a citizen’s journal by Thomas Nephew

Thoughts on Lawyers, Guns and Money at the End of an Election Cycle

Posted by Thomas Nephew on 6th November 2012

Dear sirs,

Thomas Nephew


As I’ve noted before, the level of disrespect and intolerance for alternative left viewpoints at the well-known “Lawyers, Guns & Money” blog and elsewhere bothers me.  So I’ve rewritten my comments here, and hope that a simple chart and reasoned discourse are better than the angry post I started off with.  Let us read  Robert Kuttner:

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Greens: reject Ellsberg’s advice, or don’t – just don’t run away from it

Posted by Thomas Nephew on 30th October 2012

October 23 video of discussion between Daniel Ellsberg , Matt Stoller (Roosevelt Institute, “naked
capitalism”), Emily Hauser, (Daily Beast), and Ben Manski (campaign manager for Green Party
presidential candidate Jill Stein), moderated by Huffington Post’s Ahmed Shihab-Eldin.

An article by Daniel Ellsberg and a reply tweet by Matt Stoller set the stage for a very interesting online roundtable last Tuesday attended remotely by Ellsberg, Stoller,  Emily Hauser (a blogger for the Daily Beast ) — and the disappointing Ben Manski, campaign manager for Jill Stein’s presidential campaign.

Daniel Ellsberg’s October 18 article “Progressives: In Swing States, Vote for Obama” was probably not a hit at the White House; the recommendation was despite seeing Obama as “a tool of Wall Street, a man who’s decriminalized torture and is still complicit in it, a drone assassin, someone who’s launched an unconstitutional war, supports kidnapping and indefinite detention without trial, and has prosecuted more whistleblowers like myself than all previous presidents put together.” But Matt Stoller — a one time staffer for Representative Alan Grayson — caustically summarized the inherent contradiction: “Daniel Ellsberg argues for both the impeachment of and reelection of Barack Obama.”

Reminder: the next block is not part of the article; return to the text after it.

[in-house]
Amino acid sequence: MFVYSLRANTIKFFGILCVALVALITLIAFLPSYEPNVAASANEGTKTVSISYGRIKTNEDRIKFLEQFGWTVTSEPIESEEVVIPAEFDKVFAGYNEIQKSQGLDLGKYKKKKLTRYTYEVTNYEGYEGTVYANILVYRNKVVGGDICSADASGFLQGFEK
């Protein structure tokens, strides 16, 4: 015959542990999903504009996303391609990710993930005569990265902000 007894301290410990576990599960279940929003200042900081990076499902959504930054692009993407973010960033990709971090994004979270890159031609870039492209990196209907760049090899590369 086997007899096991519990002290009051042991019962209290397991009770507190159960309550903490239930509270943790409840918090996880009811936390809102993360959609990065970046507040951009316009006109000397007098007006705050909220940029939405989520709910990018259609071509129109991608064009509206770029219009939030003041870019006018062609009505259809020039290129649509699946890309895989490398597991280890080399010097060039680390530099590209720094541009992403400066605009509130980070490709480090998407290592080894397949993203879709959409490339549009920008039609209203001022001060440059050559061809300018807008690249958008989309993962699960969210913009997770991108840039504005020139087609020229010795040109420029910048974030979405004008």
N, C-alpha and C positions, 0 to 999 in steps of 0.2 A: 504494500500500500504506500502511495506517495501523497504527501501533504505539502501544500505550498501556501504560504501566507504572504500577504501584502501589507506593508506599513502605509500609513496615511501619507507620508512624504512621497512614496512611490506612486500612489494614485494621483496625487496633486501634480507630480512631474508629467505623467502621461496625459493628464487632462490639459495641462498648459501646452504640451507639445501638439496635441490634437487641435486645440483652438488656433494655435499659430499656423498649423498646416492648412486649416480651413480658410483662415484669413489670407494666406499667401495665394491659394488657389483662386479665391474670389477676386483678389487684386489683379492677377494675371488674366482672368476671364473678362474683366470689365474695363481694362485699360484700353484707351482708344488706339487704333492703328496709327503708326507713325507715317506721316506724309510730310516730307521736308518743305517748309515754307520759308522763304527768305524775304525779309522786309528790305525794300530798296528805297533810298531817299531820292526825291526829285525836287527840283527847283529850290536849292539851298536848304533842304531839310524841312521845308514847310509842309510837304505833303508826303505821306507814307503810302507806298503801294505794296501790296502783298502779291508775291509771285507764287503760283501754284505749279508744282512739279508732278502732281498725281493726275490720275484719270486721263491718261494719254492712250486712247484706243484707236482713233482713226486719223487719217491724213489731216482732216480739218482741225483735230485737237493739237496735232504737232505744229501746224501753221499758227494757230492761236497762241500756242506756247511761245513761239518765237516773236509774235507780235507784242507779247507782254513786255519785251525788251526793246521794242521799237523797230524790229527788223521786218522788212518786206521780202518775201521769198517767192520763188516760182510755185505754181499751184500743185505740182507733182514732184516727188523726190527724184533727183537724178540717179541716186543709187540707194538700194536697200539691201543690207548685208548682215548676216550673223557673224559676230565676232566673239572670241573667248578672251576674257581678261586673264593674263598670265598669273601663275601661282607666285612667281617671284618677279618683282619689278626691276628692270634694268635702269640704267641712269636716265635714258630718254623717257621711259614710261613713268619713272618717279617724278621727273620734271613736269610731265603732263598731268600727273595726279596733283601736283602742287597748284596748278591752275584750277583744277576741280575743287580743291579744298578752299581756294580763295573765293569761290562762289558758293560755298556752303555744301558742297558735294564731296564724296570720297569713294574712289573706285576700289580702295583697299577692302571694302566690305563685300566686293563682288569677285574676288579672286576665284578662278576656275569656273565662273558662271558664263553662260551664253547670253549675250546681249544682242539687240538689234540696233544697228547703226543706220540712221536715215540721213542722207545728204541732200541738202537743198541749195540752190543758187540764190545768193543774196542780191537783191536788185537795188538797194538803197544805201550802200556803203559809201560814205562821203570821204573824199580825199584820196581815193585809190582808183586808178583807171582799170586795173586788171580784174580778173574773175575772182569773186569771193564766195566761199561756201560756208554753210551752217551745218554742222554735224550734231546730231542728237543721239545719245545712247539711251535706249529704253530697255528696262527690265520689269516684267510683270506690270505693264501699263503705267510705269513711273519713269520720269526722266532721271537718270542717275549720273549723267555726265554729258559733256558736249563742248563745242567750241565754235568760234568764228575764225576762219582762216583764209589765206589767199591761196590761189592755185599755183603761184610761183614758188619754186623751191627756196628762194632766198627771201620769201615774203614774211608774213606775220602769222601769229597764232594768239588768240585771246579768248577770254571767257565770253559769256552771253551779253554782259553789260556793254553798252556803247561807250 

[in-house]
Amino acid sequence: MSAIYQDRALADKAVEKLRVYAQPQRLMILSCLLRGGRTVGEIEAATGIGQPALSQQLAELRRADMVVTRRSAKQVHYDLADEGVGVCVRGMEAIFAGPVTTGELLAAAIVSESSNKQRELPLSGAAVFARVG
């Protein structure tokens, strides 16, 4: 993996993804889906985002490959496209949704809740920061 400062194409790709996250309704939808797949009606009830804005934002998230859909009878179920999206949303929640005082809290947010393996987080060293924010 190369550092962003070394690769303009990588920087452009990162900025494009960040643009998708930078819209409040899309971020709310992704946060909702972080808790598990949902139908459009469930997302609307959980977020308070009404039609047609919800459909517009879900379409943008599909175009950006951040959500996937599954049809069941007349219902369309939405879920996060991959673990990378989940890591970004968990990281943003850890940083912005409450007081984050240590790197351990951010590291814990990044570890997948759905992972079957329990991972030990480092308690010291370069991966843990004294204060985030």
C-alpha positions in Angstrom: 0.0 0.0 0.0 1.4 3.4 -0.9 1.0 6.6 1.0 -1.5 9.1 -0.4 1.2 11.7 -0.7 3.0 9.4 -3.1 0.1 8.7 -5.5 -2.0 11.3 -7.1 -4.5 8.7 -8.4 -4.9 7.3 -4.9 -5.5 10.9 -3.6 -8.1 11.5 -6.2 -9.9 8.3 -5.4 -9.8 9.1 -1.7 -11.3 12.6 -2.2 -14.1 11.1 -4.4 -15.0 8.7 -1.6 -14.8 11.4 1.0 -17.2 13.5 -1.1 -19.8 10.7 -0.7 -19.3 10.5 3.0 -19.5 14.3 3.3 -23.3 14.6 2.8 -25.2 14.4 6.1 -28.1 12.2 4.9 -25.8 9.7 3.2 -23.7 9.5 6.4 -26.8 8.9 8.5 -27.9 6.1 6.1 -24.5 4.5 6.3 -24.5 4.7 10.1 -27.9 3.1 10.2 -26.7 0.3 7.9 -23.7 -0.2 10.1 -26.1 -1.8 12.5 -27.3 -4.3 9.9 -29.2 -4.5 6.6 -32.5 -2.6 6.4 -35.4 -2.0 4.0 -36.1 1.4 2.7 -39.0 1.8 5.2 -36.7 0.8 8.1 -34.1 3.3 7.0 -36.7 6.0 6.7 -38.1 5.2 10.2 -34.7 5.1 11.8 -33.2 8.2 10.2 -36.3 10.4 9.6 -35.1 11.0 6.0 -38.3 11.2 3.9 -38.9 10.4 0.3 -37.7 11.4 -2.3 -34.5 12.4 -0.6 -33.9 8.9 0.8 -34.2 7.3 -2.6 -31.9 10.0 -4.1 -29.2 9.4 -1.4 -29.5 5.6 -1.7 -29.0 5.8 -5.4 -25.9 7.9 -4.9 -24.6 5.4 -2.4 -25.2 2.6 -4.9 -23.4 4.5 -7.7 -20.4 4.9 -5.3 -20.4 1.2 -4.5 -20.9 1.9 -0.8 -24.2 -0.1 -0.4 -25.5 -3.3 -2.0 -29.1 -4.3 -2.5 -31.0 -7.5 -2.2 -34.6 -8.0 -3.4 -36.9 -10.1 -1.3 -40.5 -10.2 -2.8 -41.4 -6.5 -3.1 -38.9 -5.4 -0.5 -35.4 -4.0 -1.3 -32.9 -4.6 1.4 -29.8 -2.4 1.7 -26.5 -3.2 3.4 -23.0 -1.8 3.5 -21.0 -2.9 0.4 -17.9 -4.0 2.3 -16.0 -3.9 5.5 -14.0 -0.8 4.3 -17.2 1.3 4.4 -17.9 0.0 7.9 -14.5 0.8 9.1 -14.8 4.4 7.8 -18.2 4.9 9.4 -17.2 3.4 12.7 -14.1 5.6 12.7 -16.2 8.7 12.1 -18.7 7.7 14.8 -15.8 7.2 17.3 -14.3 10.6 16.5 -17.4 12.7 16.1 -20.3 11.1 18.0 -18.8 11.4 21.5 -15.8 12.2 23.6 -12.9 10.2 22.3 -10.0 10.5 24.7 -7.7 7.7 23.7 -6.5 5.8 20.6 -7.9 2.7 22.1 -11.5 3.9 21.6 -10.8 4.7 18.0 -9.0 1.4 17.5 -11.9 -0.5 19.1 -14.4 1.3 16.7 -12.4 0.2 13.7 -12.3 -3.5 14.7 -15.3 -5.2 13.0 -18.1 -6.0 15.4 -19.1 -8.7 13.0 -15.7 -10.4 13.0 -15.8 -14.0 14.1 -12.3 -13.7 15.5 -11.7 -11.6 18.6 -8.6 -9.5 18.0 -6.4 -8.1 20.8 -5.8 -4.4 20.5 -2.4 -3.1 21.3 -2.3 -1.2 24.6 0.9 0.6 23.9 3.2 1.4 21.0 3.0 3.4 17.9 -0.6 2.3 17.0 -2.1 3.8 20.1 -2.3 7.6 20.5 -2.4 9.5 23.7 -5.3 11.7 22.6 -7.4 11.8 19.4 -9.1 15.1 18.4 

My point here won’t be to review Stoller’s arguments — developed more fully a few days later in “The Progressive Case Against Obama” — though I think they’re well worth considering, and though I think replies have generally been of the familiar, bullying, spluttering “policing the left” quality I saw in responses to Conor Friedersdorf’s foreign policy/human rights Obama critique in September.

Instead, I want to take up Ellsberg’s arguments during the roundtable — because they went quite a bit beyond merely urging “tactical” voting by progressive voters in swing states.  Ellsberg *:

The two women who are running for the Green Party […] as I said, I’ll probably vote for her or for Rocky Anderson […]  On the other hand, I do object to the idea that he and Jill Stein and [Cheri Honkala] do, will, by their way of running, in the swing states, whether you regard them as 3 or 4 or as many as 12 or 13 […] are running in those and peeling off a net balance of Democratic voters.  They are increasing the chance of Roe v. Wade will be eliminated.  I think that is not a position that a progressive of any kind should be in, let alone a feminist one. I’m actually amazed, I think they’re acting very counterproductively for their own cause overall.  […]